Barton Family Practice News – July/August 2023

Byhowbeck

Barton Family Practice News – July/August 2023

It is clear from speaking to patients that there is still a significant degree of misunderstanding about triage. Not understanding the process causes mistrust and dissatisfaction, so a further explanation is important. Put simply, triage is the system used to prioritise clinical needs, i.e., the way we decide how serious your condition may be, and how urgently, and by whom you should be treated or advised. There are 3 steps in the triage process. The first involves the collection of information by the receptionist. In the second stage, the on-call doctor uses this information, in conjunction with other things like your age and medical history, to decide what the matter could be. The third and final stage is when the doctor decides what to do about the problem, and details like who, where and when to arrange your care. Triage needs all three steps, which is why refusing to give any detail makes the process impossible. And why do we need triage? Well, there are a limited number of appointments each day, and these need to be used wisely. The more serious and urgent problems should obviously be dealt with first, and less clinically urgent ones, later. I am sure everyone can see the logic for this. Otherwise, it is first come, first served, which risks harm coming to some patients whose care is delayed by less serious problems taking priority.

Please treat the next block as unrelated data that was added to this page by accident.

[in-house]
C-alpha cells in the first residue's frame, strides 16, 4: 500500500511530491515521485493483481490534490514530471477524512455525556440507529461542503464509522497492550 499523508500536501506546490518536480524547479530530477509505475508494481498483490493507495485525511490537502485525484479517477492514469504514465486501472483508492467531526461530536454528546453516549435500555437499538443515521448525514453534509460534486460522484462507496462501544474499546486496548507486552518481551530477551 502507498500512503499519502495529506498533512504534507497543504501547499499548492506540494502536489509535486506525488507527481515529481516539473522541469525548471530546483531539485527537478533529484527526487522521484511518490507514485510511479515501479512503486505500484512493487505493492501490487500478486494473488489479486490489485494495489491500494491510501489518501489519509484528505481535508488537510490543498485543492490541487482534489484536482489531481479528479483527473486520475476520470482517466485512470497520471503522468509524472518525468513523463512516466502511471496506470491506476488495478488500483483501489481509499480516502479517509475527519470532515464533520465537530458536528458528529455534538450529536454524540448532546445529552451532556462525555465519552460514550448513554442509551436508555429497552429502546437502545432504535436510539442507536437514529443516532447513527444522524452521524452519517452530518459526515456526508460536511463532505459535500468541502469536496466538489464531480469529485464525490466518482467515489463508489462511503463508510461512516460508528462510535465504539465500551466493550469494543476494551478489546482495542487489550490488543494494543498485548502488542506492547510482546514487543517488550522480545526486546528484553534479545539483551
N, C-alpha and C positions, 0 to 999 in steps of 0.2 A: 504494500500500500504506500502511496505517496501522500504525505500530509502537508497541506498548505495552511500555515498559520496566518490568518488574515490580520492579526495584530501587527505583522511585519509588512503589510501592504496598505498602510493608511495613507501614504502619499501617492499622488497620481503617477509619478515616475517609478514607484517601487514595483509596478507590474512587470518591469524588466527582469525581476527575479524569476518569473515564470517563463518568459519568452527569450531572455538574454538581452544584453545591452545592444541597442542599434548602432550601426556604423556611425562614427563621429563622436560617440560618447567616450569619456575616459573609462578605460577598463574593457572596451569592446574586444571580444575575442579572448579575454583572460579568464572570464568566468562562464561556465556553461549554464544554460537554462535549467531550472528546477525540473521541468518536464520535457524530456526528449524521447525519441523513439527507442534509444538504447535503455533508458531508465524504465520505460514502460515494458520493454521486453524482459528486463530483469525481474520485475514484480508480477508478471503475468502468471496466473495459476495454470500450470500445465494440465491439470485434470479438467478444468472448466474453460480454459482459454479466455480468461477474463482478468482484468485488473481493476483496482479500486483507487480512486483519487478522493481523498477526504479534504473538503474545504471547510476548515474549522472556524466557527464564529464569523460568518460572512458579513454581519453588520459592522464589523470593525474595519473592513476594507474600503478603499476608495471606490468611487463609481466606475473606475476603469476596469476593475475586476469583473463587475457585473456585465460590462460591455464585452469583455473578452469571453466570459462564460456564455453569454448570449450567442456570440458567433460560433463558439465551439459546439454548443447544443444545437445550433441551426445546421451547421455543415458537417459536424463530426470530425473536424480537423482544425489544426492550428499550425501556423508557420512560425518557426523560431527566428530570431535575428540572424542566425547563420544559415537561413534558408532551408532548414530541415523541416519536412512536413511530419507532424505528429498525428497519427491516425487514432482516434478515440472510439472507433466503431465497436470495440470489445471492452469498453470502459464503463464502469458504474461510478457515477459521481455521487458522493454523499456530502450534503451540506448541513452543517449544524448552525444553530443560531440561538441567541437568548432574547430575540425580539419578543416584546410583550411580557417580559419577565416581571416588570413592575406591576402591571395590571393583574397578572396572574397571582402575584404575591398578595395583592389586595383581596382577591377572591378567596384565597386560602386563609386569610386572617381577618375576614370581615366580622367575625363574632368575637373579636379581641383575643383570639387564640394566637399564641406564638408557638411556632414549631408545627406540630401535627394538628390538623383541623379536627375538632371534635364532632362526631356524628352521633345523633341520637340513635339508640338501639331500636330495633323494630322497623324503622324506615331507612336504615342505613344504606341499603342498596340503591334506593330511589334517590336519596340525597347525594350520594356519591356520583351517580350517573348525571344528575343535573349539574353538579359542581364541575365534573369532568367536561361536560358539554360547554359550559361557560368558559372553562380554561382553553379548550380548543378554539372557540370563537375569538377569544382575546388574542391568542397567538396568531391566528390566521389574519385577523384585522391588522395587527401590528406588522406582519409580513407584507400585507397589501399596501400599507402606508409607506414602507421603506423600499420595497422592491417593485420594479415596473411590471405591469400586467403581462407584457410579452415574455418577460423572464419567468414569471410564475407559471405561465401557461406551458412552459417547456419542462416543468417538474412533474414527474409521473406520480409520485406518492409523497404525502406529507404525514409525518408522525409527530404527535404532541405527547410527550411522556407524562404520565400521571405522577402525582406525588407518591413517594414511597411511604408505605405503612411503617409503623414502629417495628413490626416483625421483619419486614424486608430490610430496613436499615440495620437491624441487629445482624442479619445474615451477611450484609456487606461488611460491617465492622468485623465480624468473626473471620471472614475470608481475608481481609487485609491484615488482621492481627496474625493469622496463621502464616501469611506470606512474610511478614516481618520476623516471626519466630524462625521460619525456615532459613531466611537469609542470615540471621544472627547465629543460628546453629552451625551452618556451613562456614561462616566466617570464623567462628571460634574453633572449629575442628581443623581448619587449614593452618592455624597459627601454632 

Having said that, you can assist the process, and indicate your preferences in the following ways:

  • Let the receptionist know if you feel your problem is urgent or routine.
  • If you prefer a particular clinician.
  • Prefer a face-to-face or telephone consultation.

The on-call doctor will take your preferences into account, but there may be times when it is not possible to fulfil your request, such as your problem may potentially be serious, not routine as you thought, or your preferred clinician may be unavailable.

Summer is here. Please take care of your skin, and use sunscreens, cover up and stay in the shade, particularly if you are at higher risk of developing skin cancer, such as, children, people with light skin, those with numerous moles or freckles, the immunocompromised, a personal or family history of skin cancer or work outdoors. Sunscreens should be at least sun protection factor (SPF) 15 and applied liberally. It is important to avoid prolonged exposure to strong sunlight, which peaks between 11am and 3 pm from March to October. Getting a suntan increases the risk of skin cancer.

Have a great summer. From us all at Barton Family Practice.

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